t he t racks appear supernat ural. However, t he event t ook place in Somerset at an unspecified t ime in t he past and involved size 27 boot s at t he base of t he st ilt s. (8) James Alan Rennie proposed t hat t he t racks were made by freakish air current s, an int erest ing suggest ion in t he light of similar explanat ions for t he crop circles of sout hern

England. He claimed t o have seen a line of much larger t racks being made in such a fashion in t he snow in nort hern Canada in 1924.

(9) Morris K. Jessup and George Lyall suggest ed t hat unident ified flying object s (UFOs) sent down "rays" or laser beams t o creat e t he t racks.

(10) Mike Dash has discovered that some apparent anomalies in this case have been overstated: There were multiple trails of varying lengths, not a continuous one of 100 miles, as one account had it. Several sources suggest that tracks were found for several days afterward. One report that the tracks led to a haystack with no marks in the snow on its surface and reappeared on the opposite side is difficult to explain, but the source was anonymous and secondhand. Some witnesses saw claw marks or rounded prints, while others found clearly defined hoofmarks. Also, in some instances the tracks were not strictly one in front of the other. All of this indicates multiple causes for the tracks. Sources: James Clark Ross, A Voyage of Discovery and Research in the Southern and Antarctic Regions (London: John Murray, 1847), vol. 1, p. 87; "Extraordinary Occurrence," Times (London), February 16, 1855; [William D'Urban], "Foot-Marks on the Snow, in Devon," Illustrated London News 26 (February 24, 1855): 187; "Mysterious Footprints in the Snow," Inverness Courier, March 1, 1855; Richard Owen, "Professor Owen on the Foot-Marks in the Snow in Devon," Illustrated London News 26 (March 3, 1855): 214; "The Mysterious Footprints in Devonshire," Times (London), March 6, 1855; "The Foot-Marks in the Snow in Devon," Illustrated London News 26 (March 10, 1855): 238; Rupert T. Gould, Oddities: A Book of Unexplained Facts (New York: Frederick A. Stokes, 1928), pp. 9-22; [Eric Frank Russell], "Our Cover," Doubt, no. 15 (1946): 218; Theo Brown, "The Great Devon Mystery of 1855, or 'The Devil in Devon,'" Report and Transactions of the Devonshire Association 82 (1950): 107-112; Theo Brown, "A Further Note on the 'Great Devon Mystery,'" Report and Transactions of the Devonshire Association 84 (1952): 163-171; Morris K. Jessup, The Case for the UFO (New York: Citadel, 1955), pp. 153-160; James Alan Rennie, Romantic Strathspey (London: Robert Hale, 1956), pp. 81-82; Eric J. Dingwall, "Did the Devil Walk Again?" Tomorrow 5, no. 3 (Spring 1957); Alfred Leutscher, "The Devil's Hoof-Marks,"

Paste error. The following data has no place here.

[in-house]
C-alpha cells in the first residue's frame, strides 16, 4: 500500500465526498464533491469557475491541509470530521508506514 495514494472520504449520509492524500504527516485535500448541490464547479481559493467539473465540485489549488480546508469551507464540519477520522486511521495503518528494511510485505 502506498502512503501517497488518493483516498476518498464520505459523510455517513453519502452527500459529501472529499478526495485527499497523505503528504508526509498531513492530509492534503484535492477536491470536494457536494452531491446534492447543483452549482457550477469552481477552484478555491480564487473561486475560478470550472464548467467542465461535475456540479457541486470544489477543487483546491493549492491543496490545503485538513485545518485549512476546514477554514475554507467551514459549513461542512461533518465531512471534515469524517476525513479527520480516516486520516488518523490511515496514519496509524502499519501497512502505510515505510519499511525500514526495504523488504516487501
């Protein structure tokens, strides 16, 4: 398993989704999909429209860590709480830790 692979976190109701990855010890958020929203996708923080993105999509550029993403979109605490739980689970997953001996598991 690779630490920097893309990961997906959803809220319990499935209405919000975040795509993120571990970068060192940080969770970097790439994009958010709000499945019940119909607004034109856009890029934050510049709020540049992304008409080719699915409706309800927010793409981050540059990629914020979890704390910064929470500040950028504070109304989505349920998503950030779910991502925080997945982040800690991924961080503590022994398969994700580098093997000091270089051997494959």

Animals 6, no. 8 (April 20, 1965): 108-109; George Lyall, "Did a Laser Create the Devil's Footprints?" Flying Saucer Review 18, no. 1 (January-February 1972): 24-25; Manfri Frederick Wood, In the Life of a Romany Gypsy (London: Routledge and Kegan Paul, 1973); "Woman Photographs Strange Tracks," A.P.R.O. Bulletin 23, no. 8 (June 1975); "The Devil's Walk in Devon," Fortean Times, no. 39 (Spring 1983): 16; G. A. Household, ed., The Devil's Footprints: The Great Devon Mystery of 1855 (Exeter, England: Devon Books, 1985); Gordon Stein, "The Devil's Footprints," Fate 38 (August 1985): 88-95; Mike Dash, ed., "The Devil's Hoofmarks: Source Material on the Great Devon Mystery of 1855," Fortean Studies 1 (1994): 71-150; Joe Nickell, RealLife X-Files (Lexington: University Press of Kentucky, 2001), pp. 10-17.